The Marrano Uncanny: The Last and the First of Jews

By | September 15, 2023

Look, look, he’s a marrano, lower than dust.

Juan de Lucena, De Vita Beata [1]

I once said, perhaps rightly: The earlier culture will become a heap of rubble, and finally a heap of ashes, but spirit will hover over the ashes.

Ludwig Wittgenstein [2]

This book is the first monograph wholly devoted to the issue of Derrida’s marranismo. It can also be regarded as a ‘sort of’ [une sorte] Marrano midrash: one long commentary on Derrida’s famous confession in Toledo –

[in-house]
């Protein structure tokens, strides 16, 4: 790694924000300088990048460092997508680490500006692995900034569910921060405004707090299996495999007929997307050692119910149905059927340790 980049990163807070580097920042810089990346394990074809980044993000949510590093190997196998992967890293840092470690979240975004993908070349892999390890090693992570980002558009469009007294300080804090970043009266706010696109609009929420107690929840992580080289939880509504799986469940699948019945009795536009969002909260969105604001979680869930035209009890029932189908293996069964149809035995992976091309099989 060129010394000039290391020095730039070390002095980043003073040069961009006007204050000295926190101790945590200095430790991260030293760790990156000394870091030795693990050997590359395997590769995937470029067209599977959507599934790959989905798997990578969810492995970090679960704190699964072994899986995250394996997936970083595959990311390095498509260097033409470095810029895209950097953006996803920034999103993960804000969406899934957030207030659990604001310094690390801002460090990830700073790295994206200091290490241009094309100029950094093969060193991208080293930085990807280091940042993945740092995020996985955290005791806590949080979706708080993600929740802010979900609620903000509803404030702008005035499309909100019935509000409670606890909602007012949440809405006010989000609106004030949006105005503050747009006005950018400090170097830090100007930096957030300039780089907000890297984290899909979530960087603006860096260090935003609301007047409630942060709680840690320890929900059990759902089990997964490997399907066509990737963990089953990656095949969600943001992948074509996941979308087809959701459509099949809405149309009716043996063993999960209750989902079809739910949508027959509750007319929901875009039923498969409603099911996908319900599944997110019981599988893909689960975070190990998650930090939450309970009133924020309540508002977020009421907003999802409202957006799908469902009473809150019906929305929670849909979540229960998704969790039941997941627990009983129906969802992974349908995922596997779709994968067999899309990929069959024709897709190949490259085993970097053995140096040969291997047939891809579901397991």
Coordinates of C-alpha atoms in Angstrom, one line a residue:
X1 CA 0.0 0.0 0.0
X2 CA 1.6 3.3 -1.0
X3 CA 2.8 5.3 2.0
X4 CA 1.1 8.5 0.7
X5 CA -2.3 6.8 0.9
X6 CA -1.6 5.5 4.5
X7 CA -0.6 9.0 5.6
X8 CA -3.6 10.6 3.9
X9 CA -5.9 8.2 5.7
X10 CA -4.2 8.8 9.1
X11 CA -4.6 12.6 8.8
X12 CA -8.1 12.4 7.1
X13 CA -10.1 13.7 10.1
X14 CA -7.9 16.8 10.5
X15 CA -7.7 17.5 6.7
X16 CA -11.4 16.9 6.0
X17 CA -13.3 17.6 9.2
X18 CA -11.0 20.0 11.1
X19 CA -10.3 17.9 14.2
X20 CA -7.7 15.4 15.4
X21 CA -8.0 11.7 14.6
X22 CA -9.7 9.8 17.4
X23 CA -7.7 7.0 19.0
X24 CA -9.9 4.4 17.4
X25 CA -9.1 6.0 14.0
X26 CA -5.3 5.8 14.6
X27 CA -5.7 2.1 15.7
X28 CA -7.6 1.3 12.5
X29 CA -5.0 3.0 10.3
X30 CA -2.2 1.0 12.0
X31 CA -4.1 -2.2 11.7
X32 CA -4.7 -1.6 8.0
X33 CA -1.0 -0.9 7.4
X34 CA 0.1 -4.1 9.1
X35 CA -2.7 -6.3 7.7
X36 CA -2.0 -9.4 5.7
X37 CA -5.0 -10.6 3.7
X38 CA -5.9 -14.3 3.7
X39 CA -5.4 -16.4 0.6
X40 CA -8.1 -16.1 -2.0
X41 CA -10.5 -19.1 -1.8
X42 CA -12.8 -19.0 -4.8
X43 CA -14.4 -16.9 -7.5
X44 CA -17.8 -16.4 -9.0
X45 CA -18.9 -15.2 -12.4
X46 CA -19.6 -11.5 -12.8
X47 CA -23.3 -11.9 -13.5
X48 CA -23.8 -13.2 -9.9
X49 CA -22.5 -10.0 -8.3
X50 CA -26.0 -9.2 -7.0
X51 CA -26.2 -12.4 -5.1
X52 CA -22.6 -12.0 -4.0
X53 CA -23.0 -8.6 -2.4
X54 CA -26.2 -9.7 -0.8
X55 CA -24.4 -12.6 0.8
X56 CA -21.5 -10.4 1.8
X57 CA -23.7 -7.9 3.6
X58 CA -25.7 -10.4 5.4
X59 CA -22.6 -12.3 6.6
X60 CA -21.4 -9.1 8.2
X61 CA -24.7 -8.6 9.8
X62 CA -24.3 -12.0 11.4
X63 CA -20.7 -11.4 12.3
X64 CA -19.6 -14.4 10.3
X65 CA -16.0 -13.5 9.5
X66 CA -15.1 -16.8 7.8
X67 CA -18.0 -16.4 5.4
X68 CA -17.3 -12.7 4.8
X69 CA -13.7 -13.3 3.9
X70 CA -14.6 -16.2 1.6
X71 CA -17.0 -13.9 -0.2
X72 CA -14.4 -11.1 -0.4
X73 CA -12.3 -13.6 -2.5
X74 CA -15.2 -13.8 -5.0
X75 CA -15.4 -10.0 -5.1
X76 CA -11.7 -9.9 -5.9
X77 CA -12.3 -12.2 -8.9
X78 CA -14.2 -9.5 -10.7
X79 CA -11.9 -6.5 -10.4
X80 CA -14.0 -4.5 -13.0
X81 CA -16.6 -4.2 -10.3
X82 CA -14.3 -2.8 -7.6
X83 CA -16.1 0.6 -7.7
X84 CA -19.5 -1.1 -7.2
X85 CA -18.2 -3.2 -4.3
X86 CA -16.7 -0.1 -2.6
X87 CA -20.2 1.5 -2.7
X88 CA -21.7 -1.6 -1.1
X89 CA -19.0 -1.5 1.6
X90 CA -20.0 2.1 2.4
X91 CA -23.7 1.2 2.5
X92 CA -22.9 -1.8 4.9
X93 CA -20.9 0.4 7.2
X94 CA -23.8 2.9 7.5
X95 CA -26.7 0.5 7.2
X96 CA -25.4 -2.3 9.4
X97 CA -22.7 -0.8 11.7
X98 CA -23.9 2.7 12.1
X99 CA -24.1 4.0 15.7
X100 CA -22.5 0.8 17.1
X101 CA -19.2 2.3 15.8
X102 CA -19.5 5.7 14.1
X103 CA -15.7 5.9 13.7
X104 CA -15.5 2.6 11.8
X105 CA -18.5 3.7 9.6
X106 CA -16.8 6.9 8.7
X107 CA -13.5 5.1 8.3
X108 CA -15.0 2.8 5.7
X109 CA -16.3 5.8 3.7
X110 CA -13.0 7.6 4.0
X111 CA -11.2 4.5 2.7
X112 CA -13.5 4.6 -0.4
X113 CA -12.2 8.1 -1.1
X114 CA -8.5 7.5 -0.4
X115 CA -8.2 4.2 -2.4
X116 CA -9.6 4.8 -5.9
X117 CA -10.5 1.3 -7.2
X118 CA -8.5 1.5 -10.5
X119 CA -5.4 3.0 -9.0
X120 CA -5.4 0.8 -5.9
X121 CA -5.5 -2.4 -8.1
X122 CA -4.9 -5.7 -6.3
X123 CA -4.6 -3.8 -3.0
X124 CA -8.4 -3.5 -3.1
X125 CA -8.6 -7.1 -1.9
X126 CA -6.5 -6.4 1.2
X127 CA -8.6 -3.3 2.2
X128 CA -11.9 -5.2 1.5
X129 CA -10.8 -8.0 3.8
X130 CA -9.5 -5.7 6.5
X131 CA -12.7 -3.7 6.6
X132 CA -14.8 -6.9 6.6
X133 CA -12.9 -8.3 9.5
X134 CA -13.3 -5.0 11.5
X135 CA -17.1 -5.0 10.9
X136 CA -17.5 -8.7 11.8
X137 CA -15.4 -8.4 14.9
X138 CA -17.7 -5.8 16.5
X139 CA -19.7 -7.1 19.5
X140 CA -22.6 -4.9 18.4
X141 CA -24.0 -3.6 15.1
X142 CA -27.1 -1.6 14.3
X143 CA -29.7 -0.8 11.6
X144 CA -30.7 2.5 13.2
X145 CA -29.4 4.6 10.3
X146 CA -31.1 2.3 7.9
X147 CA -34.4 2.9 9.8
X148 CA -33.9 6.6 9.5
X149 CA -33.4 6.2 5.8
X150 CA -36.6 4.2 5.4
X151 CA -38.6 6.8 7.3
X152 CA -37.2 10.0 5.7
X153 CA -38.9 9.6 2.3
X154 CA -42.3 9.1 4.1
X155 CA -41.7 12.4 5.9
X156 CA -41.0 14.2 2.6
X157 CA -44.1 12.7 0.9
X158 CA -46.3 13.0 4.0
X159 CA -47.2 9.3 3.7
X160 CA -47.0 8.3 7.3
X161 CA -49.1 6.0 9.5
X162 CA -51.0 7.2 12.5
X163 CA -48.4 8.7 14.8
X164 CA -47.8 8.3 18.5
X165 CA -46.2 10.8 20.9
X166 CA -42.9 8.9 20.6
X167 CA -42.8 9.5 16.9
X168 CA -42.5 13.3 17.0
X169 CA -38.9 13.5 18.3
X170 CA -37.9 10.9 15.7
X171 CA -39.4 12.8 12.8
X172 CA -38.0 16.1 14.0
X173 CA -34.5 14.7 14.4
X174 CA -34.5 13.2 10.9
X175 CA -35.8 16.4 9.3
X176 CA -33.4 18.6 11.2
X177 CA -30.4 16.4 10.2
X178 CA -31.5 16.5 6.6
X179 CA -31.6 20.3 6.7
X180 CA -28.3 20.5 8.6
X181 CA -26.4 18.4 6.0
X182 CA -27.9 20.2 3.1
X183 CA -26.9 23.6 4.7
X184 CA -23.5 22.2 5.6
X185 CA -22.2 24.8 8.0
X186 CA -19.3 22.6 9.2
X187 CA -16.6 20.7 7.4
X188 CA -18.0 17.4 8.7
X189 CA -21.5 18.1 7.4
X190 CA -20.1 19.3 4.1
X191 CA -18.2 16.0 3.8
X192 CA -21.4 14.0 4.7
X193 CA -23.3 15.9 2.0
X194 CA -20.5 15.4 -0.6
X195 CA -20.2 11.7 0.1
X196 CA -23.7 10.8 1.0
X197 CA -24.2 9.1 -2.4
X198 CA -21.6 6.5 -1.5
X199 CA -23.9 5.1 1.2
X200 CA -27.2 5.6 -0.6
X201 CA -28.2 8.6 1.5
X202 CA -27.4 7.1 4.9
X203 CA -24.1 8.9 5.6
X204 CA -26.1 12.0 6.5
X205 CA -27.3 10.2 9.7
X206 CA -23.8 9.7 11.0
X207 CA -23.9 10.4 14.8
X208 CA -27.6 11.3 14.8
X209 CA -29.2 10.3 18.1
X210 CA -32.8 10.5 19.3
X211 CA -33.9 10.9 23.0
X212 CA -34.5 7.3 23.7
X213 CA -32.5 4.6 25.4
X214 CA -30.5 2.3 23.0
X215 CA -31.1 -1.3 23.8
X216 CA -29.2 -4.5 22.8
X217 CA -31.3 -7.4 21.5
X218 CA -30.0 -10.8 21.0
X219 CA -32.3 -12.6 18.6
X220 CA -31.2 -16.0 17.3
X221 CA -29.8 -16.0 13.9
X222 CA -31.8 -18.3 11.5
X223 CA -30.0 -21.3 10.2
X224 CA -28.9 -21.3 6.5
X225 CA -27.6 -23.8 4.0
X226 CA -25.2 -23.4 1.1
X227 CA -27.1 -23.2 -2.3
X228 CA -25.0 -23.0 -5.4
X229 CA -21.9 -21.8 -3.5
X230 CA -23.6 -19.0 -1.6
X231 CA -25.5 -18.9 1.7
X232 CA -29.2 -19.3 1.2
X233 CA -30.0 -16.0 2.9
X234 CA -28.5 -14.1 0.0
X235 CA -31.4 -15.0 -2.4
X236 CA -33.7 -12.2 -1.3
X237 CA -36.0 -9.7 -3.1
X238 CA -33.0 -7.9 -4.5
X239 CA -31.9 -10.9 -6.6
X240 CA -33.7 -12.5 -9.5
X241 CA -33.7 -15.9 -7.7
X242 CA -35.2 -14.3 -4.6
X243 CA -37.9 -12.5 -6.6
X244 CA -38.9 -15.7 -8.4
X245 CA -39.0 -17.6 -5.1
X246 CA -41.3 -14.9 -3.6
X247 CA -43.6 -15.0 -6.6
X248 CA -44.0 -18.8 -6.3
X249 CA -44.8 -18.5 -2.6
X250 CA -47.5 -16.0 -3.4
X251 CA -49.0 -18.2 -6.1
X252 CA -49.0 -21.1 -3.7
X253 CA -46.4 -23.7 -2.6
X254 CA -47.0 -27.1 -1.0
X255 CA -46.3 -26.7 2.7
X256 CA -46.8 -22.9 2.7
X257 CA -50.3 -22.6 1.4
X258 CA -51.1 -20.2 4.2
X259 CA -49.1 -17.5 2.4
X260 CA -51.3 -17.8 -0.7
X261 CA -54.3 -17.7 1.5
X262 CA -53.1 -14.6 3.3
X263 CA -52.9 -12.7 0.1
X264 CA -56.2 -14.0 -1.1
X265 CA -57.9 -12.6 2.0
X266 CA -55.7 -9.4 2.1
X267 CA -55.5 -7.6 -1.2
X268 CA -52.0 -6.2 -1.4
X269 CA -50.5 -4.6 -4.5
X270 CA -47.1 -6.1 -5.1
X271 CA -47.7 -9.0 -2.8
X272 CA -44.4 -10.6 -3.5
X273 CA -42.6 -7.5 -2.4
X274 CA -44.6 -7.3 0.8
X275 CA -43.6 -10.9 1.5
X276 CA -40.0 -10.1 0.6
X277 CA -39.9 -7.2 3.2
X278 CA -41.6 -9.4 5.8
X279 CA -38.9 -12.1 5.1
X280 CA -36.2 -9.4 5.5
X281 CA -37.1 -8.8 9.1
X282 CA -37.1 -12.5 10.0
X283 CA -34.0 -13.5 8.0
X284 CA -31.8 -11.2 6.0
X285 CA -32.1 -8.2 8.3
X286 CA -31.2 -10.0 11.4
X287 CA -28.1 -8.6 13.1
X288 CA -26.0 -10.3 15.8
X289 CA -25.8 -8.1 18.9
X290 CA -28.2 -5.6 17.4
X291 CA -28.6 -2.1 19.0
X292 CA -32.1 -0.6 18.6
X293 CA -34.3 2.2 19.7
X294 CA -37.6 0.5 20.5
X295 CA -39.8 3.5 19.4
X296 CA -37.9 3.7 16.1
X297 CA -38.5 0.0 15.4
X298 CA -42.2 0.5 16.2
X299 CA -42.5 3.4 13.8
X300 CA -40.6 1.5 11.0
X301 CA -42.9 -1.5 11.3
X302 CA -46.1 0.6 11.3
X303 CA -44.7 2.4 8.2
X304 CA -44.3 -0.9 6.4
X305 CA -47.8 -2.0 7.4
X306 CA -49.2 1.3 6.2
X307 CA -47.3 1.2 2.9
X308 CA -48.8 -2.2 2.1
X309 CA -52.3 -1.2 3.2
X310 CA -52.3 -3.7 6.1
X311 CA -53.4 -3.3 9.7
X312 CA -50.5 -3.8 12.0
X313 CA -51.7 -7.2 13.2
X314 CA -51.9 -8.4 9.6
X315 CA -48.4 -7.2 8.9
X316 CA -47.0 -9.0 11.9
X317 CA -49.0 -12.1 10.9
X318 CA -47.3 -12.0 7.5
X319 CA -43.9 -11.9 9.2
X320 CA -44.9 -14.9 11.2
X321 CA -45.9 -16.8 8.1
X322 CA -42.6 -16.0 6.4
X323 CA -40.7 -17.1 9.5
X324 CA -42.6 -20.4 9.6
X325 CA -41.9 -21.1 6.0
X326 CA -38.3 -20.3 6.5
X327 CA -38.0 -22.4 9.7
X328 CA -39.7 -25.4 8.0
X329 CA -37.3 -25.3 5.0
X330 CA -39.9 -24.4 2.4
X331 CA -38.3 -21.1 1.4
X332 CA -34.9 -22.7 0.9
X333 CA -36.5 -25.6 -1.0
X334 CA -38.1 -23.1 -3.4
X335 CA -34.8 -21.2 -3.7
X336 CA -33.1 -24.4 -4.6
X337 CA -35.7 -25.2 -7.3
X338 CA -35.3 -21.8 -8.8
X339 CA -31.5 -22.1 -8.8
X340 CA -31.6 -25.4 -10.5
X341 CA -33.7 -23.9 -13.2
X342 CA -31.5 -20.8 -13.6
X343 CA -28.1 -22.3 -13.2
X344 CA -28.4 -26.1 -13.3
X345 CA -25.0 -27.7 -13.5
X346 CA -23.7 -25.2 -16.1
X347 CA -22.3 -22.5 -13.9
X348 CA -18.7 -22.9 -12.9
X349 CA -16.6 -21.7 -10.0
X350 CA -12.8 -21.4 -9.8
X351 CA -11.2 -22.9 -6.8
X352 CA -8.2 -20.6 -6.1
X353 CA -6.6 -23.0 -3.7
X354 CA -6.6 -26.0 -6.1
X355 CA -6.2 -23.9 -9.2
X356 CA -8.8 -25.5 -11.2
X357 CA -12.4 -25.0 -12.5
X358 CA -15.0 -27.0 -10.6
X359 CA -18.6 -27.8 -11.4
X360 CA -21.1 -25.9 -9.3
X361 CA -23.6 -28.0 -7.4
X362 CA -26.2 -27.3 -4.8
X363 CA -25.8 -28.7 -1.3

I confided it to myself the other day in Toledo, [that] is that if I am a sort [une sorte] of marrano of French Catholic culture, and I also have my Christian body, inherited from SA in a more or less twisted line, condiebar eius sale [“seasoned with His salt,” St. Augustine], I am one of those marranos who no longer say they are Jews even in the secret of their own hearts, not so as to be authenticated marranos on both sides of the public frontier, but because they doubt everything, never go to confession or give up Enlightenment, whatever the cost, ready to have themselves burned, almost, at the only moment they write under the monstrous law of an impossible face-to-face. [3]